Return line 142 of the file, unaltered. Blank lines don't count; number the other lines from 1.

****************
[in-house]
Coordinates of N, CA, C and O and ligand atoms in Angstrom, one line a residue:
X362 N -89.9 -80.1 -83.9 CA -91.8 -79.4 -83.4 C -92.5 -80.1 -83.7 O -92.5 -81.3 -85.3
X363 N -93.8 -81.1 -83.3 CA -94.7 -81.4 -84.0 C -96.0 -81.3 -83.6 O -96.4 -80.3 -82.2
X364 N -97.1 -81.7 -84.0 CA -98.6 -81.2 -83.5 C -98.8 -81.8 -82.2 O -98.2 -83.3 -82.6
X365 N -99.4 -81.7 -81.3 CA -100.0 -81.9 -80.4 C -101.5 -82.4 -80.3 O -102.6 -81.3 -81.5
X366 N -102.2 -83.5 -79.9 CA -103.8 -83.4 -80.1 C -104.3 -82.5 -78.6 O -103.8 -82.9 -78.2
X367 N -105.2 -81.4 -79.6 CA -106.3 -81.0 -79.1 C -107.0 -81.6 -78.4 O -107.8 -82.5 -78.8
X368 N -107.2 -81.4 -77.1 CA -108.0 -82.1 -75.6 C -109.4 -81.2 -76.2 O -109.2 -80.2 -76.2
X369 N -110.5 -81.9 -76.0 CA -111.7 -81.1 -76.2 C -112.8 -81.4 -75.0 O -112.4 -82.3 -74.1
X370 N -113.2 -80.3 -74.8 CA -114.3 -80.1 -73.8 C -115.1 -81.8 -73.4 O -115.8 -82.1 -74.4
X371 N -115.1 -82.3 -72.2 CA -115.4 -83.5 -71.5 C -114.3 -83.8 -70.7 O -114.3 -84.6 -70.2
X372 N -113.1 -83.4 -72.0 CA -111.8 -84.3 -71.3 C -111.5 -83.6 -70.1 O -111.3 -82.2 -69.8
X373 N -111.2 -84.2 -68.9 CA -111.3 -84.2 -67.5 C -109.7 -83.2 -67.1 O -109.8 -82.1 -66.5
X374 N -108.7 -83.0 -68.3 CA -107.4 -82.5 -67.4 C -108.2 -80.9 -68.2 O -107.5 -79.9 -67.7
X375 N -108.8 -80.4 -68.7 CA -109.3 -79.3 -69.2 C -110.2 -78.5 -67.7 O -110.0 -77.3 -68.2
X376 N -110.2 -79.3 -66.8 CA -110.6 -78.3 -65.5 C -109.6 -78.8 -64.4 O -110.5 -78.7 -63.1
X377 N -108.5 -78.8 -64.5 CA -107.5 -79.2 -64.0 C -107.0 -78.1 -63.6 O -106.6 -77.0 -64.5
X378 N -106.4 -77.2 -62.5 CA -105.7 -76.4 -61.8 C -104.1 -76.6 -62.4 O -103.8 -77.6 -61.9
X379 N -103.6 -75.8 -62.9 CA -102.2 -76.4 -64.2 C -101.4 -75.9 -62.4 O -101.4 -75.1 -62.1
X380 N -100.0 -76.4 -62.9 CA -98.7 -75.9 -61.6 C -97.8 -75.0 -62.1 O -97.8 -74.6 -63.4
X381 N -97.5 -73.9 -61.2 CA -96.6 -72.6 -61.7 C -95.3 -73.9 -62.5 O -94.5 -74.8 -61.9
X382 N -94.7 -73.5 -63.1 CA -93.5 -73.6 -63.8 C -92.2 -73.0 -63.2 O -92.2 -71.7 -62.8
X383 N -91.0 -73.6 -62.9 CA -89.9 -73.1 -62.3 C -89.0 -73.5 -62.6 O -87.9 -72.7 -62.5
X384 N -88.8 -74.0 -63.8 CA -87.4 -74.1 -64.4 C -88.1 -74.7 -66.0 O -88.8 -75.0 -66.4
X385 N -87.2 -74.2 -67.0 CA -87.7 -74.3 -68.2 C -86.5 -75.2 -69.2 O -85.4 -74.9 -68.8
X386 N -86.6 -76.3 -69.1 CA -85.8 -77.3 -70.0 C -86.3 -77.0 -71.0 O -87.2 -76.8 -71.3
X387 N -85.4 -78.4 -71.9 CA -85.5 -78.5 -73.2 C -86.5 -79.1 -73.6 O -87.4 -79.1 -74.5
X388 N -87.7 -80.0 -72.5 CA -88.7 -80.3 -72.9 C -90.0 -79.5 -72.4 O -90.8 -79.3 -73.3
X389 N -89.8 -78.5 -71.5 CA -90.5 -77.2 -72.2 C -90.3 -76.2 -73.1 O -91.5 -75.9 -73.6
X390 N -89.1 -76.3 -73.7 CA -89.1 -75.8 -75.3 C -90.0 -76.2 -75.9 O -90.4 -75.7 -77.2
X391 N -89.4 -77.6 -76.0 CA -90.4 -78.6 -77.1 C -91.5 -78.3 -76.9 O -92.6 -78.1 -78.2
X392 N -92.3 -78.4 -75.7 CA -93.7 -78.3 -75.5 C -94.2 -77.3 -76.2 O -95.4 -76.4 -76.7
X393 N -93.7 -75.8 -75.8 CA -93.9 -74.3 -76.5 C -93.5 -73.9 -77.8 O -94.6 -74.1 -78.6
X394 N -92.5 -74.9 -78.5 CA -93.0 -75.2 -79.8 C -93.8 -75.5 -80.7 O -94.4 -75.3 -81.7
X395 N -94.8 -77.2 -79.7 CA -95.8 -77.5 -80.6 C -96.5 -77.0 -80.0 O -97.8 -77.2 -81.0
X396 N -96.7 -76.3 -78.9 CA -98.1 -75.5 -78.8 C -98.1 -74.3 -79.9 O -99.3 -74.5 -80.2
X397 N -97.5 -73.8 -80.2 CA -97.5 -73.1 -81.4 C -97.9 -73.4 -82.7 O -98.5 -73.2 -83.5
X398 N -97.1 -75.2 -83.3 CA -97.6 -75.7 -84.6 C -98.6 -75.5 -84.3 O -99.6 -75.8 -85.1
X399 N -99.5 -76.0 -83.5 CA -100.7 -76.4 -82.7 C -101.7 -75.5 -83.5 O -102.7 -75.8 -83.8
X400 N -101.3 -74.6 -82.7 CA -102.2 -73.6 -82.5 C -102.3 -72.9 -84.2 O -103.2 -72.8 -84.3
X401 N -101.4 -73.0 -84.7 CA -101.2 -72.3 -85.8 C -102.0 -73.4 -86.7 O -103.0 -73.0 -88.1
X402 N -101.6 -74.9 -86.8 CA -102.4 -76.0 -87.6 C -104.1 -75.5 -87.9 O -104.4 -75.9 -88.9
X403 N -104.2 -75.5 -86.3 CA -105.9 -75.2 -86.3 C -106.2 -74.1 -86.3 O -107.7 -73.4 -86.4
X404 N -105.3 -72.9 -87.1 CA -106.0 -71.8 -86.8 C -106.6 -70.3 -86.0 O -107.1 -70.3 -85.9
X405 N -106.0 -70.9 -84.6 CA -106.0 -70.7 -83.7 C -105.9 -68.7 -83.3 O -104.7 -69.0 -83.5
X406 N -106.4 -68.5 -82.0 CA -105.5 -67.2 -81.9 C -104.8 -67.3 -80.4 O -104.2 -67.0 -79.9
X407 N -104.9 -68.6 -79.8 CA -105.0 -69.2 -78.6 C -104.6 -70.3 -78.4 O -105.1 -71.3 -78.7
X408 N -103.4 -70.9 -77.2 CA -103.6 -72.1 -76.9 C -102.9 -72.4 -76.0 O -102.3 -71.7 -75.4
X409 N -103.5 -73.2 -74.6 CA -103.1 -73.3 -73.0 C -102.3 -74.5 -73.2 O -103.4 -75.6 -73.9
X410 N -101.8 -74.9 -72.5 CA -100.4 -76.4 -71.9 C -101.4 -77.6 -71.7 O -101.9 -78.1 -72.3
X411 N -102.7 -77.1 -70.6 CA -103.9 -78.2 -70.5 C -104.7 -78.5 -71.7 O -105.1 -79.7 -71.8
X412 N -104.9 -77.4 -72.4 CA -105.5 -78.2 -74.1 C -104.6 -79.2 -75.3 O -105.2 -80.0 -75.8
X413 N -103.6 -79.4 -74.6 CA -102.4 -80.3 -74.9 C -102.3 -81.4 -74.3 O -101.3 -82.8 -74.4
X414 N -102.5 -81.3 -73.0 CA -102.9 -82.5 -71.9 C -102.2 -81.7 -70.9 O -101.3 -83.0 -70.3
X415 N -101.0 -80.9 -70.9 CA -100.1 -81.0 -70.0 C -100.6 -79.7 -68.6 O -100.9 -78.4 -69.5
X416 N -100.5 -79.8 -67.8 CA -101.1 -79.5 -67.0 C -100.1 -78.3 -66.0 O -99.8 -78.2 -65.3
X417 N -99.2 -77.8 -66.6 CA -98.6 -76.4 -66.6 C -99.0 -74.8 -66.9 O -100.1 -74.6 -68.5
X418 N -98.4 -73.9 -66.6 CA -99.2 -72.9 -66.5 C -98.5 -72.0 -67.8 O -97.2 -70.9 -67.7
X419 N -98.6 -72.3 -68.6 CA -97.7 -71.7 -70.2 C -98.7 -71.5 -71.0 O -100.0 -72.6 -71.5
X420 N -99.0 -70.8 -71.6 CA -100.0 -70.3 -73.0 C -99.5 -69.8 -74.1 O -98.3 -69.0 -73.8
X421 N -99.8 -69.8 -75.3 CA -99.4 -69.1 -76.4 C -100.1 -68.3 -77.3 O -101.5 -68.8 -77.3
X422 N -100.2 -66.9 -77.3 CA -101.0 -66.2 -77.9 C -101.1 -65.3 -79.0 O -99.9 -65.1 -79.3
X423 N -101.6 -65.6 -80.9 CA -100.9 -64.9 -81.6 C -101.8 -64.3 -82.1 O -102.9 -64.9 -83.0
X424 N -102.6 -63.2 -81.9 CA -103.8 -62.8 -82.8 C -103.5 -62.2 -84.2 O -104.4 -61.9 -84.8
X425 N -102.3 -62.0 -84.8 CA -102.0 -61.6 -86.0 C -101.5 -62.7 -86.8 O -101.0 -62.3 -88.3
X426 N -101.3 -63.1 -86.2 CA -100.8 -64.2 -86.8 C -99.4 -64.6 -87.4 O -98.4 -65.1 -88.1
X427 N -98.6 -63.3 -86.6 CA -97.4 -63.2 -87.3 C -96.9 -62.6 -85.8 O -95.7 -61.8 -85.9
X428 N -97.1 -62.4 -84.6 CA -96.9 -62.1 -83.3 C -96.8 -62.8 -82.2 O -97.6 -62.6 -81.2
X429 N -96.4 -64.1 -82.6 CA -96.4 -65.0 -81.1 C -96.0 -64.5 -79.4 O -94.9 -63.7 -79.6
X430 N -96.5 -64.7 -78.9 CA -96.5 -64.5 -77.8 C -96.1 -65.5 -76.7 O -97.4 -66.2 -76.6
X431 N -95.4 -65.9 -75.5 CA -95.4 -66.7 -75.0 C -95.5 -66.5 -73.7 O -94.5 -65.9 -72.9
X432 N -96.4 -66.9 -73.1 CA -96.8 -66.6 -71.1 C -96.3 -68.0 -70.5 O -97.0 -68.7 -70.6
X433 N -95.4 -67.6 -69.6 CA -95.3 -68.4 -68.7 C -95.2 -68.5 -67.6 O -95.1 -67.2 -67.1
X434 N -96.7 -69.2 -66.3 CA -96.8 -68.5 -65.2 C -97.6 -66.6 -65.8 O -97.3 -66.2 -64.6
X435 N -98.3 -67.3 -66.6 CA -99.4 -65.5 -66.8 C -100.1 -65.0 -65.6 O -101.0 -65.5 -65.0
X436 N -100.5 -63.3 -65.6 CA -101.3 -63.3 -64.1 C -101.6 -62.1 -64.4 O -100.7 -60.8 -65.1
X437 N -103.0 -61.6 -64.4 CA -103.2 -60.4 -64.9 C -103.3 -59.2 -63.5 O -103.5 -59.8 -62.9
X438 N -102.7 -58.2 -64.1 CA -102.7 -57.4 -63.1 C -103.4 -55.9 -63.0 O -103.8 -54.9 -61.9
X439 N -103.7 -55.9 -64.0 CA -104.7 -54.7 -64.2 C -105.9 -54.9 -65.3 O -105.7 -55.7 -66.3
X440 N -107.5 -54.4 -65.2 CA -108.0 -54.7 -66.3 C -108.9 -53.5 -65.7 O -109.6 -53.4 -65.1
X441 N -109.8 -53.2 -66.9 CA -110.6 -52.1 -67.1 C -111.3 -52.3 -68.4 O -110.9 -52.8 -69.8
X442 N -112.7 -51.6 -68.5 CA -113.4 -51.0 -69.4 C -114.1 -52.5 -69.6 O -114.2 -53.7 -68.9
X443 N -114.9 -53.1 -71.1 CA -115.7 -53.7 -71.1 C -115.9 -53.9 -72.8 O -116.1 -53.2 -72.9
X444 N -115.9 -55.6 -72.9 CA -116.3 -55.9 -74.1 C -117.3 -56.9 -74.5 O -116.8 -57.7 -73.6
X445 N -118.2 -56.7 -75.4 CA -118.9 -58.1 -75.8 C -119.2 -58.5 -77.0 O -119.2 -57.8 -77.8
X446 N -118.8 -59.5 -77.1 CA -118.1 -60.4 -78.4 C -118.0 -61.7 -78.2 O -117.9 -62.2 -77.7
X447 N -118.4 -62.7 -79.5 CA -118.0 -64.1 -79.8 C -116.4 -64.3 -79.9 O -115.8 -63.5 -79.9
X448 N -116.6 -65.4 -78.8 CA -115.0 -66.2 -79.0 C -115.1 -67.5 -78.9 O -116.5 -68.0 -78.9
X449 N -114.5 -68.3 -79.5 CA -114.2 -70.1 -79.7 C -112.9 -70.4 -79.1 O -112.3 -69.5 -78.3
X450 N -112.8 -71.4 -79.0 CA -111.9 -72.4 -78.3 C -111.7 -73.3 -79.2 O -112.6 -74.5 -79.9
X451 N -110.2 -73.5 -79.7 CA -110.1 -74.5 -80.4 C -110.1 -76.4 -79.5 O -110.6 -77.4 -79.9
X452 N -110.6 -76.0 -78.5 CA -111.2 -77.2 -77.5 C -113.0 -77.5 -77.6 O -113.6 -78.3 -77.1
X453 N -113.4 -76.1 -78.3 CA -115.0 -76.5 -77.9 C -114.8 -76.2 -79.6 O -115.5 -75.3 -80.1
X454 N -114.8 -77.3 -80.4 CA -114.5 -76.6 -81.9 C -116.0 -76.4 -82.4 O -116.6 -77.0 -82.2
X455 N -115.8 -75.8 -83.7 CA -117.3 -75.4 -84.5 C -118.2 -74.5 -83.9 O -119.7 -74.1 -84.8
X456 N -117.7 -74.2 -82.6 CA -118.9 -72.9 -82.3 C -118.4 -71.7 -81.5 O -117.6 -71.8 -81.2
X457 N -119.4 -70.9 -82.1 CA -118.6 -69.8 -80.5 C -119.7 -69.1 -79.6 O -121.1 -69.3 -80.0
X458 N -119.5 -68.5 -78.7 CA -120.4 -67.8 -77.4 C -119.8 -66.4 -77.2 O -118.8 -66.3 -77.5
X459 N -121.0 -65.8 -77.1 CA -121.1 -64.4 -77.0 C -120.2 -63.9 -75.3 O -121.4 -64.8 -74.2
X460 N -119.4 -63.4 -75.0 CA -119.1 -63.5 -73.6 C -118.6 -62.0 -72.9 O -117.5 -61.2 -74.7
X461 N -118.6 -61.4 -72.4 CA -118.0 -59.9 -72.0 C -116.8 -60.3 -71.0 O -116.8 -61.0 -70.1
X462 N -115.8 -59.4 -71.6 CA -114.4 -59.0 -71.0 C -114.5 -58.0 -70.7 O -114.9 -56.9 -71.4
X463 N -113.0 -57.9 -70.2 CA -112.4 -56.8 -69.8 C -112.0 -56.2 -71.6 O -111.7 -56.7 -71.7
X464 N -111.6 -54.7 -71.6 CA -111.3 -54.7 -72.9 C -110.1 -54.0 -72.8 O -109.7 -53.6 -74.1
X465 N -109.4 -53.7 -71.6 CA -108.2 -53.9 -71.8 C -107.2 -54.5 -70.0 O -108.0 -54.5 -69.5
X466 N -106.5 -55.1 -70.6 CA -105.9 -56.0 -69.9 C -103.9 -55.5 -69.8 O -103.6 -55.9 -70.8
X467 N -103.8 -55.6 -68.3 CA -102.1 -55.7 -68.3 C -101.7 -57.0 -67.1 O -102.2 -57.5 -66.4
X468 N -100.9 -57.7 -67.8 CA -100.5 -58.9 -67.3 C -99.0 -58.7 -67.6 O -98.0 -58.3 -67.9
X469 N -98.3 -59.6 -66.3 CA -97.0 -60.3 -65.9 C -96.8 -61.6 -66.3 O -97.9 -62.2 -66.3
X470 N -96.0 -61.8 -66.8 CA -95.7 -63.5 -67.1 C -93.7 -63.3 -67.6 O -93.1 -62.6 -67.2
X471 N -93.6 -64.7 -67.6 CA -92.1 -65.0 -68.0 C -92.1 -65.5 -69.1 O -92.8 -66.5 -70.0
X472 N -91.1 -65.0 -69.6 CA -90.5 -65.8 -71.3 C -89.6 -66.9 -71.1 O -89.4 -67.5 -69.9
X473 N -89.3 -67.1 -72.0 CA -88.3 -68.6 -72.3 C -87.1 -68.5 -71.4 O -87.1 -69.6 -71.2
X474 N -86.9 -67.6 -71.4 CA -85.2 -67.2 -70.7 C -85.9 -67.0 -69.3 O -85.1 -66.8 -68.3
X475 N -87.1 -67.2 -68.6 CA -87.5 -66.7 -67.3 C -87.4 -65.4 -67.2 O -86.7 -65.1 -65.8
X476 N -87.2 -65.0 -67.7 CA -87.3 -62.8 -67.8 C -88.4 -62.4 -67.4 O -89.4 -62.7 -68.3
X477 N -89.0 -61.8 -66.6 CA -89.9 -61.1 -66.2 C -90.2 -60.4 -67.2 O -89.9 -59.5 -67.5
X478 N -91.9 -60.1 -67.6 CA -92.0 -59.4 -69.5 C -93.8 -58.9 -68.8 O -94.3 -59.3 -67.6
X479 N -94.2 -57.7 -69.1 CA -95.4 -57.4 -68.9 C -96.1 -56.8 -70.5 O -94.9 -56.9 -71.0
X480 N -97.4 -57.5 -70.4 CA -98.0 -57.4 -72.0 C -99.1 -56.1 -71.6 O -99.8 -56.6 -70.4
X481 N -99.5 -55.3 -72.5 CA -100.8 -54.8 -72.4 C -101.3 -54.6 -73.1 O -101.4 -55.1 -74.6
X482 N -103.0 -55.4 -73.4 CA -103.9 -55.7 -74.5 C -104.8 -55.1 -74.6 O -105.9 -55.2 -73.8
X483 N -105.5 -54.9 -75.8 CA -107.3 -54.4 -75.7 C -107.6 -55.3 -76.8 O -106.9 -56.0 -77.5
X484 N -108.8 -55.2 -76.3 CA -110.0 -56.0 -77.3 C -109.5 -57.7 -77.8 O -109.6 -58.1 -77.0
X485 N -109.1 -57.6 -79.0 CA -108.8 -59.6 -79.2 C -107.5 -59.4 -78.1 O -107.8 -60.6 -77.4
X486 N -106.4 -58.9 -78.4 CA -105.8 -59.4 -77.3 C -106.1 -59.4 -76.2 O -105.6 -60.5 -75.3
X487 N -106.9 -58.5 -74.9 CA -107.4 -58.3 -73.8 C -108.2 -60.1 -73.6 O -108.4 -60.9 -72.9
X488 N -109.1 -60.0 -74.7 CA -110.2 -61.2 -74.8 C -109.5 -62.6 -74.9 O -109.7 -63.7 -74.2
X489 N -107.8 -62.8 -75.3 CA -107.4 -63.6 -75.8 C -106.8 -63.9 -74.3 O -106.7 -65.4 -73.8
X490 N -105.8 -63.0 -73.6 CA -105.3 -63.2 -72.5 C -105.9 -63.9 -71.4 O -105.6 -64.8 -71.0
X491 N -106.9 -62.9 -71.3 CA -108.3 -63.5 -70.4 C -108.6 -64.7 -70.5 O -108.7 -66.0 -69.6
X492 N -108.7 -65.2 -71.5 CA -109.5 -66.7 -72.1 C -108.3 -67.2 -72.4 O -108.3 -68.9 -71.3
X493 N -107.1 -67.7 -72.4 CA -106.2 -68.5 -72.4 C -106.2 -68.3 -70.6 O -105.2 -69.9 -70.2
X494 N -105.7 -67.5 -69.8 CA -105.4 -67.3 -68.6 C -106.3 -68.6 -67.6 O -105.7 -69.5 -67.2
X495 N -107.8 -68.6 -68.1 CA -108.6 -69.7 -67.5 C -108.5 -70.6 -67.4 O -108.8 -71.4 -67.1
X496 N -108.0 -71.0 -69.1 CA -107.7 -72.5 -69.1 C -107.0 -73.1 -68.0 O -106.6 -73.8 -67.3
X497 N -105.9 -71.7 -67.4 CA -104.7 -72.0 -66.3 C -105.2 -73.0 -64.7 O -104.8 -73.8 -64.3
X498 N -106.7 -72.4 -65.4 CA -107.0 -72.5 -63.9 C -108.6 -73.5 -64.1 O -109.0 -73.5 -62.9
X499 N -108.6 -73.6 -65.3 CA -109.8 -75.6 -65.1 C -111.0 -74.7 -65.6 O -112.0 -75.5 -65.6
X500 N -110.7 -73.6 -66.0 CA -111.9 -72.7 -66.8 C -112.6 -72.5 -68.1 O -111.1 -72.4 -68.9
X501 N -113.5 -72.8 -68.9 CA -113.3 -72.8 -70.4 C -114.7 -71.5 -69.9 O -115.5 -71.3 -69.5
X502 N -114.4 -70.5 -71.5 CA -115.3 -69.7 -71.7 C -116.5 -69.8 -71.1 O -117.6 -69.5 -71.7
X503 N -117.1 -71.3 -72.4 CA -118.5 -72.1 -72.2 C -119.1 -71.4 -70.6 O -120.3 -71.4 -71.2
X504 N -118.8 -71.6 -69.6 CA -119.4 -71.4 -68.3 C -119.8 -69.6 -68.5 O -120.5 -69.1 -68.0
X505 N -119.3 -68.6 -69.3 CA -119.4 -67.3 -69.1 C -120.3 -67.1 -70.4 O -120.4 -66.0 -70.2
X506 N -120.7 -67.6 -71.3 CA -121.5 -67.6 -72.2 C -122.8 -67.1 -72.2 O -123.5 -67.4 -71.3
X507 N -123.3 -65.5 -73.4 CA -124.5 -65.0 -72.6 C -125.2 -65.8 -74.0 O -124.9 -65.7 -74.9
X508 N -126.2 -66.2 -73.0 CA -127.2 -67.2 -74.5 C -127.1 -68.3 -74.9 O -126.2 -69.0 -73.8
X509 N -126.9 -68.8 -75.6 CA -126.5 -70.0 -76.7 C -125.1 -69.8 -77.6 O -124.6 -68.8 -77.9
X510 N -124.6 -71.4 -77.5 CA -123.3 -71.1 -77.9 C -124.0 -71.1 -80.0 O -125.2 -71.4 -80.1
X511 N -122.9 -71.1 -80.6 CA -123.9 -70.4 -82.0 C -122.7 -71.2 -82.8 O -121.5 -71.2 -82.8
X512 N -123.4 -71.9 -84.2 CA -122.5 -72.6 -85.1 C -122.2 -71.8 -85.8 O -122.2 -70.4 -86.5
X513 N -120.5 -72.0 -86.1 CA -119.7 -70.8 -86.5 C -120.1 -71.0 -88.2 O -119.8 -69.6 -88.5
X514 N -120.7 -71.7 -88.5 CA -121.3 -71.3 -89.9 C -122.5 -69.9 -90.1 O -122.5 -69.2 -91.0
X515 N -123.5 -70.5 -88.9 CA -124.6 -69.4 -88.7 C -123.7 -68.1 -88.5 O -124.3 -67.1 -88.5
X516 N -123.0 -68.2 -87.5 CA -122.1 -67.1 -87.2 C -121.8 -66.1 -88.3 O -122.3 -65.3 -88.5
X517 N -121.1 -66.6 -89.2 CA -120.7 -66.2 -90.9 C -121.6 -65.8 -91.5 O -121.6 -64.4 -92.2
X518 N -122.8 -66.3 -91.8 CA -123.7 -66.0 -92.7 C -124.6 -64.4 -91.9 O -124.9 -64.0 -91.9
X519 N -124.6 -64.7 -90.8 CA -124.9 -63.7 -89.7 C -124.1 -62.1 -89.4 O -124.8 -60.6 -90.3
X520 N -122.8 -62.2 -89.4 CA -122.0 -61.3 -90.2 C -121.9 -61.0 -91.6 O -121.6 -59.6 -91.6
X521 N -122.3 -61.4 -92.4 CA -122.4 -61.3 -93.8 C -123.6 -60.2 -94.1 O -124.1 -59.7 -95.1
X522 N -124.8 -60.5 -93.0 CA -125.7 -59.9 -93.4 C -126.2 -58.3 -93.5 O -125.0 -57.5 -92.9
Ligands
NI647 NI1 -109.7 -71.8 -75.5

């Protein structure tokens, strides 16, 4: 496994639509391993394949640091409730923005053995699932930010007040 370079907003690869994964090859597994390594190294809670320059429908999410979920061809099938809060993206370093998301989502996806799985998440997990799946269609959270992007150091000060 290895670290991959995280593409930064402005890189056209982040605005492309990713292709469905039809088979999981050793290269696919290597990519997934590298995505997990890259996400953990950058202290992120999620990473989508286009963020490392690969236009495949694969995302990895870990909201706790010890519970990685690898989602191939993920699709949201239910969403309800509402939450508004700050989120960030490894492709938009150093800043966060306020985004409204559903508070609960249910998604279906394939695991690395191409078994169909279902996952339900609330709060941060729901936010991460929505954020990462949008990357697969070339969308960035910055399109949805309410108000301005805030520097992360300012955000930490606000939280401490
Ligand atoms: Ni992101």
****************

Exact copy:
X501 N -113.5 -72.8 -68.9 CA -113.3 -72.8 -70.4 C -114.7 -71.5 -69.9 O -115.5 -71.3 -69.5